See “Serum Lipase as an Early Predictor of Severity in Pediatric Acute Pancreatitis” by Coffey et al on page 602.
Until recently, pancreatitis was considered an uncommon disease of childhood. That concept changed with the publication of a single-center study reporting an increased number of admissions for pediatric pancreatitis from 5 to 133 patients between 1993 and 1998 (1) and the subsequent publication of identical trends at other centers in the United States (2–4). The incidence of pancreatitis in children is now estimated to be around the incidence of pancreatitis in adults (∼1 in 10,000).
Although the pediatric acute pancreatitis is generally a self-limited condition, a subset of children develops severe pancreatic inflammation and necrosis, triggering systemic inflammatory response syndrome and multiorgan failure (mainly shock, renal failure, pulmonary insufficiency). The percentage of children who develop severe acute pancreatitis is variable in published series (6%–25%). This variation is probably the result of different etiologies, referral patterns, and expertise at various centers.
Because morbidity and the mortality increase sharply in patients with severe acute pancreatitis, scoring systems have been developed to predict the severity. This enables the physicians to identify patients at risk for developing severe complications, initiate close monitoring, fluid resuscitation, and increase the level of care as early as possible. Careful selection of patients and early intervention can improve the outcome from severe acute pancreatitis.
There are several scoring systems available to assess the severity of pancreatitis in adults, including Ranson, Glasgow, modified Glasgow, Bedside Index of Severity in Acute Pancreatitis, and APACHE II. Ranson criteria can be used on admission and within 48 hours to assess the prognosis as well. These scoring systems contain criteria (ie, age older than 55 years; fluid deficit >6 L) that are not easily applicable to children.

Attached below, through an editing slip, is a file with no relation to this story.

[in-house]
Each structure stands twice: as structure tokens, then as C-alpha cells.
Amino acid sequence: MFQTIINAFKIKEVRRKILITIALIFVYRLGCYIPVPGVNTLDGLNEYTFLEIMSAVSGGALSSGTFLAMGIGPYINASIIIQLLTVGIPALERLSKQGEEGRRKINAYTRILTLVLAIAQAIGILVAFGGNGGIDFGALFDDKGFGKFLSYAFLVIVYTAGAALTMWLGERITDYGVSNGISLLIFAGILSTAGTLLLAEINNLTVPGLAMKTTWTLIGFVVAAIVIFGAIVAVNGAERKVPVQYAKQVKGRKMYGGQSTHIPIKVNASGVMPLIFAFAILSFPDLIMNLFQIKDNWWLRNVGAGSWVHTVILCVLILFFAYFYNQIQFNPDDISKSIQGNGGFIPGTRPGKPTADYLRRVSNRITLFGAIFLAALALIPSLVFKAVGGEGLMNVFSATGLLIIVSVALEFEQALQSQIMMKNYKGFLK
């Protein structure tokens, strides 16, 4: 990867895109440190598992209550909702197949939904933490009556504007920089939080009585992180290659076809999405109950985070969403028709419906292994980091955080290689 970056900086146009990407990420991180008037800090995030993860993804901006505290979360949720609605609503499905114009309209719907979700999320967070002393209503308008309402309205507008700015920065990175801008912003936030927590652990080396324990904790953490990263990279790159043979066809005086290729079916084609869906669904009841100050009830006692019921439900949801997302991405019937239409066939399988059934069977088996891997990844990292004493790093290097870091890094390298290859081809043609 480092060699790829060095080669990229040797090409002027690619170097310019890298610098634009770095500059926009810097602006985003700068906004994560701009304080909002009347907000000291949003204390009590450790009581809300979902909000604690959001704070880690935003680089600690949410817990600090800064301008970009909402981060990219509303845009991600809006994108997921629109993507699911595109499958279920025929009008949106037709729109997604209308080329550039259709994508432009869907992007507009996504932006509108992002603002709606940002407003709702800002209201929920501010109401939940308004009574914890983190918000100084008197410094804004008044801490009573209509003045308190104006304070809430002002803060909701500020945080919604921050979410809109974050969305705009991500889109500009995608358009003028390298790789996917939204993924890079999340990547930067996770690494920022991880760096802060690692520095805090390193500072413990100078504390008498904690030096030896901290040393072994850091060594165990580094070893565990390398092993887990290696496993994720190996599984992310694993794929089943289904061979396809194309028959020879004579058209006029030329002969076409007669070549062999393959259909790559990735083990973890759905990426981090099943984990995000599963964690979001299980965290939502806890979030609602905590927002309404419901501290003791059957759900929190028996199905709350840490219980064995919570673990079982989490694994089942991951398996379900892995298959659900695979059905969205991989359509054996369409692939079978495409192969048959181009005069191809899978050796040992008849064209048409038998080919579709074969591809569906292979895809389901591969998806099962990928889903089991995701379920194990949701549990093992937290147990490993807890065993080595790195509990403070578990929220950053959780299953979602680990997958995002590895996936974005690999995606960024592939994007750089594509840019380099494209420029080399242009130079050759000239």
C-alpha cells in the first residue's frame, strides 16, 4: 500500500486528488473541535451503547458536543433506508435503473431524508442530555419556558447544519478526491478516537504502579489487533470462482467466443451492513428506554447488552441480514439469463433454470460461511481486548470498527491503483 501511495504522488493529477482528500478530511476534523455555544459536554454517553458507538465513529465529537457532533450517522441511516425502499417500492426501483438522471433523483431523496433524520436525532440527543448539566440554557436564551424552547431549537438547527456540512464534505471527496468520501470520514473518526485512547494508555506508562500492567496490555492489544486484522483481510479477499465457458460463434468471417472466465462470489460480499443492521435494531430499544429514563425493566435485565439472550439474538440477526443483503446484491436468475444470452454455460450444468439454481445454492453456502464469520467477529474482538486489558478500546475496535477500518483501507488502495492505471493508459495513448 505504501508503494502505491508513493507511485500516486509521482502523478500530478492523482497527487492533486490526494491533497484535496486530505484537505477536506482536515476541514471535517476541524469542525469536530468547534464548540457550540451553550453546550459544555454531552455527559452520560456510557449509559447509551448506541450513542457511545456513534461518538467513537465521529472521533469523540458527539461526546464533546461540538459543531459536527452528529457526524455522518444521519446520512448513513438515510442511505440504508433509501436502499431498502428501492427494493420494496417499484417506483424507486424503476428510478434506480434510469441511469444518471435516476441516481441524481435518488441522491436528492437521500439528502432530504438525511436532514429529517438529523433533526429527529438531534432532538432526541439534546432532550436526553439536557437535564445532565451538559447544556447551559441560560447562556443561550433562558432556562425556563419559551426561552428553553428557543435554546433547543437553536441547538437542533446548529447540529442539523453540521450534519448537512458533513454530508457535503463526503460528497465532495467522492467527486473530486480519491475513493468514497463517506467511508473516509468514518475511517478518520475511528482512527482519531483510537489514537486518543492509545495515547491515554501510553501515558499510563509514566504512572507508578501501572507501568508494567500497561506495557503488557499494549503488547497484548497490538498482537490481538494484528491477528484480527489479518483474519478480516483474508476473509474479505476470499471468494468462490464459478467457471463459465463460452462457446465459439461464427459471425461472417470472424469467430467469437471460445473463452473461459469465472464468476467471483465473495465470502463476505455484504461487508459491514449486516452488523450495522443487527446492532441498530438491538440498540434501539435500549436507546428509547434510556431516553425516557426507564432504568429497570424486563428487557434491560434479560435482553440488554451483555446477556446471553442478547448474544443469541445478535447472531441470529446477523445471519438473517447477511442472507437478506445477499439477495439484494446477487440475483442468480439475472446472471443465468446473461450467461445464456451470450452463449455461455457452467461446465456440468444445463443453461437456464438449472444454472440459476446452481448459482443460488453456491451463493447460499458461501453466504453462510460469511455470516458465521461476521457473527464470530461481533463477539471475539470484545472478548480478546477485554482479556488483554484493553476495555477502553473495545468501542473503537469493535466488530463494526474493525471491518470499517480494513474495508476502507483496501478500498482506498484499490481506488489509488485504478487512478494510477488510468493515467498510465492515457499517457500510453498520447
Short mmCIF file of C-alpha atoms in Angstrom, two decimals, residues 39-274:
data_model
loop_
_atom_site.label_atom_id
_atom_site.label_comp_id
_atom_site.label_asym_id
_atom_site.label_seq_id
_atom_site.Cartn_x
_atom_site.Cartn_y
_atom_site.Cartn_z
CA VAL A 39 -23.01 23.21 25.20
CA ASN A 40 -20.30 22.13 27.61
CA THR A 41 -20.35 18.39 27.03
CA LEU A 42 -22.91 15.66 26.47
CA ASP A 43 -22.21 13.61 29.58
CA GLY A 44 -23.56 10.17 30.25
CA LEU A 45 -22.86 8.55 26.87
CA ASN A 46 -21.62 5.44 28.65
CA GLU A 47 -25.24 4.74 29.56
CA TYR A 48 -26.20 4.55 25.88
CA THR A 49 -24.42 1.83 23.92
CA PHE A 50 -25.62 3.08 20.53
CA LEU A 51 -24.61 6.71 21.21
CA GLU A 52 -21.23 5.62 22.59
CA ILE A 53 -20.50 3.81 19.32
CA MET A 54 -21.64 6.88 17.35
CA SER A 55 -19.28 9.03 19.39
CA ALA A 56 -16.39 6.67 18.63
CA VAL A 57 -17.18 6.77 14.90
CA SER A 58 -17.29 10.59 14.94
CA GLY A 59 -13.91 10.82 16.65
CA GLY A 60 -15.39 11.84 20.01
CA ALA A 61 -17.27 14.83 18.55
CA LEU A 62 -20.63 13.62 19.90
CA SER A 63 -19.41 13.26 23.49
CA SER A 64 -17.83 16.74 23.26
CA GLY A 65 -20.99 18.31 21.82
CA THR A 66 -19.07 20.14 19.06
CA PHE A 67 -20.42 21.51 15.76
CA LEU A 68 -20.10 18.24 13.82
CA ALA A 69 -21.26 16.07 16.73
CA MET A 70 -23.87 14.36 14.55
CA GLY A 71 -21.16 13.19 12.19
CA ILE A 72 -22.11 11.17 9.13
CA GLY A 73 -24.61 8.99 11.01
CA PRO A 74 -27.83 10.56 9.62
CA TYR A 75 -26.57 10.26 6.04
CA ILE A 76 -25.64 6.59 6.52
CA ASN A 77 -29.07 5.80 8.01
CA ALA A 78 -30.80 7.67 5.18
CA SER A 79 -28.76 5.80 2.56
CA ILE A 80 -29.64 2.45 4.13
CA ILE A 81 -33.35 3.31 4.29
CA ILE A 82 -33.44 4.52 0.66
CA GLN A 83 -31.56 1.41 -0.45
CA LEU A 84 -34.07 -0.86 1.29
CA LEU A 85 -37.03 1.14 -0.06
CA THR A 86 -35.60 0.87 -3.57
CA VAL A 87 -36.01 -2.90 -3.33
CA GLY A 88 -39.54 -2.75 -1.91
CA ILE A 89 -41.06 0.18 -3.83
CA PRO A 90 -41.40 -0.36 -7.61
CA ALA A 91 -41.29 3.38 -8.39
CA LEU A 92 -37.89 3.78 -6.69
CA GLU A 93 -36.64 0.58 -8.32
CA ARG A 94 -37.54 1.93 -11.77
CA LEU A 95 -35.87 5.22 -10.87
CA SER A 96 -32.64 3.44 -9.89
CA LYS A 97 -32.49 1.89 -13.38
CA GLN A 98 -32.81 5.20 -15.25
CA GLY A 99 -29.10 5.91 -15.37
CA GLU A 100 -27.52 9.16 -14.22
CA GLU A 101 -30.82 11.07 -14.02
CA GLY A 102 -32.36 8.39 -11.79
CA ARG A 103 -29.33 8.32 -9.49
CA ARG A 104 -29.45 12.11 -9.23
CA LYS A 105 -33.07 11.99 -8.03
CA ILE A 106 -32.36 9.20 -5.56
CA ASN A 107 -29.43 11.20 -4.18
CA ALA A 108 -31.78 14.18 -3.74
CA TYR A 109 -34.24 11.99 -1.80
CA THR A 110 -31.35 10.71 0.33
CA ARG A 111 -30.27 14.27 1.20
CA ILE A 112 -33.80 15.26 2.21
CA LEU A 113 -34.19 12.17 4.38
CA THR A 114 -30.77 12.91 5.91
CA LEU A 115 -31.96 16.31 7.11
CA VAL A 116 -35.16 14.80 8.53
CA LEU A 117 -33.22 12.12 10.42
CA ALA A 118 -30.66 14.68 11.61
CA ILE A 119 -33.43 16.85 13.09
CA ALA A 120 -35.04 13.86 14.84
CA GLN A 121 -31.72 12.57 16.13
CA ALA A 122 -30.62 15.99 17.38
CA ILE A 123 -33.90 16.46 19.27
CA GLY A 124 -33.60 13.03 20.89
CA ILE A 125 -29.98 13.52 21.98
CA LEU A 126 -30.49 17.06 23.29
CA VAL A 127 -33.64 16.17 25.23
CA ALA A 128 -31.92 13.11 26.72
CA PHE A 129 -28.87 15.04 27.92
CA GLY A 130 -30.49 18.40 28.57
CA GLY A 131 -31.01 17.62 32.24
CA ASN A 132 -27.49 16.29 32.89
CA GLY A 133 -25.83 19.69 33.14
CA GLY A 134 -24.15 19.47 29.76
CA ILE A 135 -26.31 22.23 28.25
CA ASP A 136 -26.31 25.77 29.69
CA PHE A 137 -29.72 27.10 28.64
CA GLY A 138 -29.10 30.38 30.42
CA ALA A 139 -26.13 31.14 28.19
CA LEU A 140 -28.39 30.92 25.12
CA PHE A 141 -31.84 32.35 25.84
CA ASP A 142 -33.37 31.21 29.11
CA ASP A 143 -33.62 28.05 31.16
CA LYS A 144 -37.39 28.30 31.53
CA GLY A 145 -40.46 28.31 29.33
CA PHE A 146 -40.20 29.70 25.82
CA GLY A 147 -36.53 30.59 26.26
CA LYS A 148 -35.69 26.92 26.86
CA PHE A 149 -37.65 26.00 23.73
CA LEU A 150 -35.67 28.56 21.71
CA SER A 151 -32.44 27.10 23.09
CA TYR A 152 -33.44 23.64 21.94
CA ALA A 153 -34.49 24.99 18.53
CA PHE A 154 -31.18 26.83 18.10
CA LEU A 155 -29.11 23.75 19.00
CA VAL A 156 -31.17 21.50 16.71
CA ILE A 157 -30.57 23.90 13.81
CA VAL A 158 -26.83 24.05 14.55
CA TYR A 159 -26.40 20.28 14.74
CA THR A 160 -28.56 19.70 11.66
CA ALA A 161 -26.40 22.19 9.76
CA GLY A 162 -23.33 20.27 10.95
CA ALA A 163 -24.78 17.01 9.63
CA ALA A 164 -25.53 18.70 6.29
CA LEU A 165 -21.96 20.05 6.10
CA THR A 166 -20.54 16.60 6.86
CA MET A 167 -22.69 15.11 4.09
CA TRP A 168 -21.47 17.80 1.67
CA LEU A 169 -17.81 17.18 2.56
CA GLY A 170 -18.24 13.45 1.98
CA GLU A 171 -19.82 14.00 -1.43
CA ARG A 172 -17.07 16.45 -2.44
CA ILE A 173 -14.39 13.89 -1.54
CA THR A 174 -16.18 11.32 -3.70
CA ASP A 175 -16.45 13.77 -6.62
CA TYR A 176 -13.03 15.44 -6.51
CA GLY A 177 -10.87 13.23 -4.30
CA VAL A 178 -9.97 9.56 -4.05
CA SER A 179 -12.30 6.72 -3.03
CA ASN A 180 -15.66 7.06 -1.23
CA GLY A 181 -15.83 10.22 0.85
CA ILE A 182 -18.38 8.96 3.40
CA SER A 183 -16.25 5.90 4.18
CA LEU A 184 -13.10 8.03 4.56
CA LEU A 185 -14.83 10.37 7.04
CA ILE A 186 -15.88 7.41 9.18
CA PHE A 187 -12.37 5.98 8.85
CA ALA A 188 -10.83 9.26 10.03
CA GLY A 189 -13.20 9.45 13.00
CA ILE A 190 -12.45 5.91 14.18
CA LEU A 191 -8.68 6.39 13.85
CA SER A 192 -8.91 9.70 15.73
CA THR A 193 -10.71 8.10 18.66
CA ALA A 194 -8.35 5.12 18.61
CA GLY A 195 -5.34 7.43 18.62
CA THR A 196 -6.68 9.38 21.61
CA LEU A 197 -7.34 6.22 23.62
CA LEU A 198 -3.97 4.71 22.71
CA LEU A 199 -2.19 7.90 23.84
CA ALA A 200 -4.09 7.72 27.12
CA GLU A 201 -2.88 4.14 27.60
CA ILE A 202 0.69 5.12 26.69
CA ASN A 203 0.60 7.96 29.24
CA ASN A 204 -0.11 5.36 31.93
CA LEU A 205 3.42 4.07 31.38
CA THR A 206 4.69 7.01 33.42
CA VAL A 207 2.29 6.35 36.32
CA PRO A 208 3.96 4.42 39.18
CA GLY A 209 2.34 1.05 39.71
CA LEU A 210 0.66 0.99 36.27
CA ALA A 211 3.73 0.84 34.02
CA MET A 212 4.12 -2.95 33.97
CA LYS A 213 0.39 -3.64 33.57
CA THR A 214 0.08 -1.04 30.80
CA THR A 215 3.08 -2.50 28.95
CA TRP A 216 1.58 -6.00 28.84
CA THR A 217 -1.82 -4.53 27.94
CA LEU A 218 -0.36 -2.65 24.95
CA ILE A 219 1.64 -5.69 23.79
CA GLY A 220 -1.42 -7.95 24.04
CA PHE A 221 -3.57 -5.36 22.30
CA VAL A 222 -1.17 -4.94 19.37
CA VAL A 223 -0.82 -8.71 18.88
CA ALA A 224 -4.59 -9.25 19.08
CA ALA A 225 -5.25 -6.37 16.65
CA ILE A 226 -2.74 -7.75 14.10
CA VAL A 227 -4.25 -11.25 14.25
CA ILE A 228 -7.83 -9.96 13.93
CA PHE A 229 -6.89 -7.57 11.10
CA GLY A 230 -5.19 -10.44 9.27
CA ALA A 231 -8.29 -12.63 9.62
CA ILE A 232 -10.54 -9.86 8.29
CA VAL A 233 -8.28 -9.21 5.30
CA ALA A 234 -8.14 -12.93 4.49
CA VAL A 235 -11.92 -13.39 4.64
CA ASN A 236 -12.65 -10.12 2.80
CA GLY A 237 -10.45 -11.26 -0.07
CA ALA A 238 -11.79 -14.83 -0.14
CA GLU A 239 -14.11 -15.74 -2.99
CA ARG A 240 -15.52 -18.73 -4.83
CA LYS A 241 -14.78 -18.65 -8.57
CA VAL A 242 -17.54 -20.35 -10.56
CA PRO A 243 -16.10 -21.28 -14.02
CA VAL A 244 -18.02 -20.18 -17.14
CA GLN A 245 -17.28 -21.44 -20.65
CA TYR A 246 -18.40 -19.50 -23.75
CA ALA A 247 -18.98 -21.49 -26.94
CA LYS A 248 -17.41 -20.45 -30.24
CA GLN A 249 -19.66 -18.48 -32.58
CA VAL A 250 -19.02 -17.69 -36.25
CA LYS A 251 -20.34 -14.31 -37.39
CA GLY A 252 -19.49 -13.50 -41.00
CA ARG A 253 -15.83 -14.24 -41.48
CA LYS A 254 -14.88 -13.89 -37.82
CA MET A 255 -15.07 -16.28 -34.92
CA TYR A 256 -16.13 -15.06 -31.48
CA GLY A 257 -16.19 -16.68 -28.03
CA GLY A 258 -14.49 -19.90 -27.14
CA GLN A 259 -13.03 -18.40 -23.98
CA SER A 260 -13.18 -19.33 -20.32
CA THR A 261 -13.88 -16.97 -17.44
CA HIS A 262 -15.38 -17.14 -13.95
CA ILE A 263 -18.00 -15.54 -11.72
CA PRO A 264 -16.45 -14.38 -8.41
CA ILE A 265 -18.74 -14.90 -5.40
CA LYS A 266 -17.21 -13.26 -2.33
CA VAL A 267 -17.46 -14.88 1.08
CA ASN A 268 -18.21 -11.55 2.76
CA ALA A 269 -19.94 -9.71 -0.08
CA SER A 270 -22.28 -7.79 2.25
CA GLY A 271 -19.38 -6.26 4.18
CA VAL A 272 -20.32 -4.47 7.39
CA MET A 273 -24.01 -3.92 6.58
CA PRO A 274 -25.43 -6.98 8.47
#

Pancreatitis scoring systems were first assessed in children with acute pancreatitis by DeBanto et al (5). They evaluated the performance of Ranson and modified Glasgow scores to predict the disease severity and compared with the criteria they have developed (DeBanto or pediatric acute pancreatitis score [PAPS]) (5). Their scoring system had 8 parameters, 4 to be scored at the time of admission and 4 by 48 hours. The admission criteria were as follows: age younger than 7 years, weight <23 kg, white blood cell (WBC) count >18,500 cells/mm3, and lactate dehydrogenase >2000 U/L. The 48-hour criteria were trough calcium <8.3 mg/dL, trough albumin <2.6 mg/dL, fluid sequestration >75 mL/kg every 48 hours, and an increase in blood urea nitrogen (BUN) >5 mg/dL. Like the Ranson criteria, 1 point was assigned for each criterion met. When the cutoff score for predicting a severe outcome was set at 3, the new system had a sensitivity of 70% versus 30% for Ranson and 35% for Glasgow scores. Negative predictive values (NPVs) were 91% versus 85% versus 85% and specificities were 79% versus 94% versus 94%. Positive predictive values (PPVs) of all of the tests were low: 45% versus 57% versus 61%. DeBanto et al concluded that their scoring system performed better than others because it had higher sensitivity and NPV. Later, 2 studies compared these 3 scores to predict the severity of pancreatitis in children and found that PAPS was not superior to others (6,7). The sensitivities of all of the scoring systems in predicting the disease severity were low (∼50%), NPVs were 80% to 90%, specificities 70% to 90%, and PPVs were ∼60% (6,7). One study found that admission WBC count >18,500 cells/mm3, trough calcium <8.3 mg/dL, and BUN increase >5 mg/dL were independent predictors of severe outcome in a logistic regression model (7). The major limitations of these studies were the low sensitivities and inability to calculate the scores at the time of admission (Ranson and PAPS).